This is another reflection that I created using a different anonymous blogging platform: Throwww. This website is so easy to use: type in your title, type the body of your post, and get a link to share it. No logins necessary (unless you want to comment–then you need to link to your Twitter account).
Here is what the homepage looks like:
As you can see, simple and clean.
Here is a post that I wrote about using audio recorders, MP3 players, digital cameras, and video cameras in the classroom. Since I didn’t use all of these types of tools in my classroom last year, I also wrote about how I would like to use some of these tools in my classroom this year. The full text is below:
Peripheral Instructional Tools
These tools are very easy to implement in the classroom since most people have access to them on their phone or tablet.
Digital audio recorders
I have thought about using an audio recording feature to give feedback to my students. Last year, when my class was doing a novel study, the students wrote short reading responses on post-it notes. I collected the books each day to look at their responses, and then I wrote each student a note about what they did well on their responses and goals for the next day. While this was valuable, and very personalized, for my students, it took such a long time that I don’t think it is sustainable over the long term. I think that kind of personalized feedback would be a lot faster using an audio recorder. This summer I learned about Voxer. Voxer allows you to text and share voice messages with people without sharing your phone number (a definite perk for teachers). It would be so easy for me to give feedback to my students on Voxer and then they could ask me questions about it right through this app (it is also a website).
I think it would be really fun to have students try podcasting this year. I am a huge fan of podcasting, and I listen to a wide variety of podcasts for both personal (cooking, news, TV shows, sports) and professional (books, science instruction, pedagogy) purposes. While some podcasts are not appropriate for children, podcasts are quick and easy to listen to with a wide variety of devices (desktops, laptops, tablets, and phones). I think it would be fun to have students create podcasts as short formative or as part of larger, more comprehensive summative assessments. We could also listen to them as a preview to a new topic (in class or as homework) or use them as a discussion starter.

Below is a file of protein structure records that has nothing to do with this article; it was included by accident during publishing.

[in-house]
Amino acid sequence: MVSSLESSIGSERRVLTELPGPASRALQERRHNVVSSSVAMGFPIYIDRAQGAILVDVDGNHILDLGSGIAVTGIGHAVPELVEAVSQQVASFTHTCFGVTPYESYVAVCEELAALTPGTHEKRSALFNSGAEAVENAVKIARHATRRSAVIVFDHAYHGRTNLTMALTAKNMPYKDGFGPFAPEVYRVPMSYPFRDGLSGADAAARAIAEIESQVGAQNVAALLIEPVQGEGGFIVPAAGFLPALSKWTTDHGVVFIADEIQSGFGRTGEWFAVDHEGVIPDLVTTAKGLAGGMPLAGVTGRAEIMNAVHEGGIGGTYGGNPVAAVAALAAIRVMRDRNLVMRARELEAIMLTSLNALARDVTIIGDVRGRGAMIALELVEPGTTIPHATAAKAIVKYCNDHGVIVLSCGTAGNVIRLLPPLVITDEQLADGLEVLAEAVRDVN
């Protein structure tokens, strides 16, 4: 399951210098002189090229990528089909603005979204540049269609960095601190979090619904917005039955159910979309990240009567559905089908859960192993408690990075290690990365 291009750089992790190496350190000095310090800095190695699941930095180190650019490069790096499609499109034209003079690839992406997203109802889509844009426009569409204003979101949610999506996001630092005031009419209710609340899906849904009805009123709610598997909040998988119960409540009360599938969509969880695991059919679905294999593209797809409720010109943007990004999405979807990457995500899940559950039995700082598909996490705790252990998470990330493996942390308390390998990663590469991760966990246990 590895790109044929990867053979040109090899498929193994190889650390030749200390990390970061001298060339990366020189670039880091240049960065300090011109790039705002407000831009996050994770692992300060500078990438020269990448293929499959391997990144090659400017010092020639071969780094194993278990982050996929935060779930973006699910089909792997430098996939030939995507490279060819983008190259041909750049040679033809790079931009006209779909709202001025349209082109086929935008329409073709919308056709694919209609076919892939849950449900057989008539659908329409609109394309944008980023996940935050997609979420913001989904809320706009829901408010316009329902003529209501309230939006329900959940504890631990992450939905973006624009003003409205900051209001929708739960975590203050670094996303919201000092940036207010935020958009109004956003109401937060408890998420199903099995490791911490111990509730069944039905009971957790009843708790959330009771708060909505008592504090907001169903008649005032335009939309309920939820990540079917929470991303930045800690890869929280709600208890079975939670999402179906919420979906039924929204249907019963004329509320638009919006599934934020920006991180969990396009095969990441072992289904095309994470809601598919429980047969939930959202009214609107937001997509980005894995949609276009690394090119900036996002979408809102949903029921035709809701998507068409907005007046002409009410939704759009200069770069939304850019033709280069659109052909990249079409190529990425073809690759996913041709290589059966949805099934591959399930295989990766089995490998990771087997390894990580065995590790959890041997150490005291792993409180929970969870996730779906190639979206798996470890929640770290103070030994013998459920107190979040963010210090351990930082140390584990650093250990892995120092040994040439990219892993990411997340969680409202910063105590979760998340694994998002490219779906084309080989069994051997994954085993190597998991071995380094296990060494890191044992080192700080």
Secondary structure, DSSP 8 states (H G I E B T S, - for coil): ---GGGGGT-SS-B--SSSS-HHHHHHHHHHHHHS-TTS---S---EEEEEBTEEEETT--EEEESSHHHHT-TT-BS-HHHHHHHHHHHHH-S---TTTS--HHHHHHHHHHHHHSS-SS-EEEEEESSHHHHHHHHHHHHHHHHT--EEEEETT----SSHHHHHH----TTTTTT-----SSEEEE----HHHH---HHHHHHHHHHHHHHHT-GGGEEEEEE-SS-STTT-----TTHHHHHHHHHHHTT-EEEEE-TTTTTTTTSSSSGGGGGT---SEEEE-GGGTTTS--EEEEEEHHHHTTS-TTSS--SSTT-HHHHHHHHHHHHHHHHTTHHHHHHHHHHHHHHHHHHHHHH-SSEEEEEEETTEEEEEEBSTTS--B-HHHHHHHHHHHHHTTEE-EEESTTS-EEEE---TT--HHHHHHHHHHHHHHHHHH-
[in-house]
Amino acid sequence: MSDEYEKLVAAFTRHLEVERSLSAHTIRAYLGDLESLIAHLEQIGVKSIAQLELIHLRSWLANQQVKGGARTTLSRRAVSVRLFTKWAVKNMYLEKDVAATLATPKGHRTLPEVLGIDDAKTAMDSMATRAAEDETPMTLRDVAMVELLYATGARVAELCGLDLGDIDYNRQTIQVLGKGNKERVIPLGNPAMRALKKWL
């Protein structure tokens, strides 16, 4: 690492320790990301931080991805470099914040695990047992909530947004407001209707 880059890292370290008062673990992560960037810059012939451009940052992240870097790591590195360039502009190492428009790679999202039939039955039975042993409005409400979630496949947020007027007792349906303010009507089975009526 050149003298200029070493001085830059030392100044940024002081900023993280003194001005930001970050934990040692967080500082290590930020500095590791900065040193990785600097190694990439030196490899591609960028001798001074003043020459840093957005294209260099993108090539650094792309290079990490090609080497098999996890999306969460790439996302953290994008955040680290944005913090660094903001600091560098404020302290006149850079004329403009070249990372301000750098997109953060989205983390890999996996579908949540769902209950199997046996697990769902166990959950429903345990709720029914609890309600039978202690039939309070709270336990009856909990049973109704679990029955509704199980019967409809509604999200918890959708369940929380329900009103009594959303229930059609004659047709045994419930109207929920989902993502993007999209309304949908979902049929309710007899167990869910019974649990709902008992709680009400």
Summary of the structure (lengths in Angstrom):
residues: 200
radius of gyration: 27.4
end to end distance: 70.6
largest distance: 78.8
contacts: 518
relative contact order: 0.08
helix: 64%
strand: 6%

I used my iPad (which acted as my digital camera for all intents and purposes) to document student learning all the time last year. I posted pictures on my class’s Facebook account so that parents could see what we were up to during the day. My parents really liked it! Since I will be teaching older students this year (5th grade vs. 2nd grade), I would love to have my students take over more the documenting and posting role in the classroom. It would be interesting to see what they think is important to document and share with their families. Plus, I think it would encourage them to do high-quality work because their classmates will be on the lookout for good work to post.
I think video cameras would be a great self-monitoring tool. My students will be doing a large presentation at the end of the year, so we will be doing a lot of smaller presentations to prepare them for that one. It would be good for them to get to watch their own presentations and evaluate them. They could use these evaluations to look for presentation strengths and weaknesses and help them create goals for their next presentations. While I have never used this in the classroom in this way (I have recorded presentations for myself and to share with parents), I think it would give them some practice with self-regulation.